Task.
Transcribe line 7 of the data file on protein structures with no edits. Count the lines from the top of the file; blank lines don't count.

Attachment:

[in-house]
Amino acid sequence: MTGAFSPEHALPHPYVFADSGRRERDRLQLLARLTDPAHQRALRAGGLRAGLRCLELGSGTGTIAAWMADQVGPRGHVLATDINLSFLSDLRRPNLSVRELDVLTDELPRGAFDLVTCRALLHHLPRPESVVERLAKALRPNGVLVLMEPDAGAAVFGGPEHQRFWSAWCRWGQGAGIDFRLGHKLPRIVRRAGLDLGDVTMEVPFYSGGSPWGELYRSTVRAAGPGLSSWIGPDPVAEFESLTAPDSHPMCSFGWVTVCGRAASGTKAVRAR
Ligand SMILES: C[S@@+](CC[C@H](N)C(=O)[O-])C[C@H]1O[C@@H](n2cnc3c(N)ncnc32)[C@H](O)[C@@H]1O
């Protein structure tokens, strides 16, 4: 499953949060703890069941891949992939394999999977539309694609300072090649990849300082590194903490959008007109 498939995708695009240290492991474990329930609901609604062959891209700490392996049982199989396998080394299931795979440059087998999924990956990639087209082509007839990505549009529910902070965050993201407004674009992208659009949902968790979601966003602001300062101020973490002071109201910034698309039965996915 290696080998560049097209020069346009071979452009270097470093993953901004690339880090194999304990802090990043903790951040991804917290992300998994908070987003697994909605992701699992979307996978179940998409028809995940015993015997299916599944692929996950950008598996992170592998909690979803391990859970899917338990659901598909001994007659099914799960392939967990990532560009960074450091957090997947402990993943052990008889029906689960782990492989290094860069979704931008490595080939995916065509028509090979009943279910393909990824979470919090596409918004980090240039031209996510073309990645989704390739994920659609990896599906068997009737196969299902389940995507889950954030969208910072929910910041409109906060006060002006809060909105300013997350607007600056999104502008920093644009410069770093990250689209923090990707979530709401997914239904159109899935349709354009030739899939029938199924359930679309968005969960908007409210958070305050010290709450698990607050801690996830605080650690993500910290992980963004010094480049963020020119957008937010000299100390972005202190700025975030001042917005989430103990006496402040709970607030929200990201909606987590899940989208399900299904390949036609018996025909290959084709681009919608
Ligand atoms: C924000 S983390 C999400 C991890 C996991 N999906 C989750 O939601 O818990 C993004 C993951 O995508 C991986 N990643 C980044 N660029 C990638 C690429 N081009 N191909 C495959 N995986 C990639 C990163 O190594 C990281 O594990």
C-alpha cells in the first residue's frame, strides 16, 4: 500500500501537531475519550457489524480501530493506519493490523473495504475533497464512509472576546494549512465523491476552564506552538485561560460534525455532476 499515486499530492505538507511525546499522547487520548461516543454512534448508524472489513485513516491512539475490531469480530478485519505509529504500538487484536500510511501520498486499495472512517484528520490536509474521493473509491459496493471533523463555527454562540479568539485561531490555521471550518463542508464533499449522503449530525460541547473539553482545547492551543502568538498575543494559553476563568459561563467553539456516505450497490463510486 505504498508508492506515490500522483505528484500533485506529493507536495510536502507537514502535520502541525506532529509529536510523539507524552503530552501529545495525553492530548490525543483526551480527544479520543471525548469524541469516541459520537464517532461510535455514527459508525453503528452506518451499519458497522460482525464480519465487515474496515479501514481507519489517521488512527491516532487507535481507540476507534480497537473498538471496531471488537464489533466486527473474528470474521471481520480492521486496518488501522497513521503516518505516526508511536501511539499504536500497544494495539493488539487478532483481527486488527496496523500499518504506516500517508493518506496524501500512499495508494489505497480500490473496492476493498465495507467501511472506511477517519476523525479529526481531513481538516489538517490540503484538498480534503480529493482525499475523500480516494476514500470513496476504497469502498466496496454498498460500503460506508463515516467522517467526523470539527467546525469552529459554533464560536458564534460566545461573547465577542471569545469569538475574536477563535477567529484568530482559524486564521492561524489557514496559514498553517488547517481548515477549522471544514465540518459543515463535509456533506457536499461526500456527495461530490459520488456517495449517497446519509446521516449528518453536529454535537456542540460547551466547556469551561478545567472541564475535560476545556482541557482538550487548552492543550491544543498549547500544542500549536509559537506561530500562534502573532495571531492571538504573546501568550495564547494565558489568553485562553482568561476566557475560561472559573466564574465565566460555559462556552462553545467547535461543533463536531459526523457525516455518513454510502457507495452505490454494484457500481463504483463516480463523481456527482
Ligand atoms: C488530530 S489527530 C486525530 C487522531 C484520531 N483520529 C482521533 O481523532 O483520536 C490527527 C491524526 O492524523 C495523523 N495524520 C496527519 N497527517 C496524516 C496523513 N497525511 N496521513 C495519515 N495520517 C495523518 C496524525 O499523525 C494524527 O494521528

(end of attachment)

Ligand atoms: C488530530 S489527530 C486525530 C487522531 C484520531 N483520529 C482521533 O481523532 O483520536 C490527527 C491524526 O492524523 C495523523 N495524520 C496527519 N497527517 C496524516 C496523513 N497525511 N496521513 C495519515 N495520517 C495523518 C496524525 O499523525 C494524527 O494521528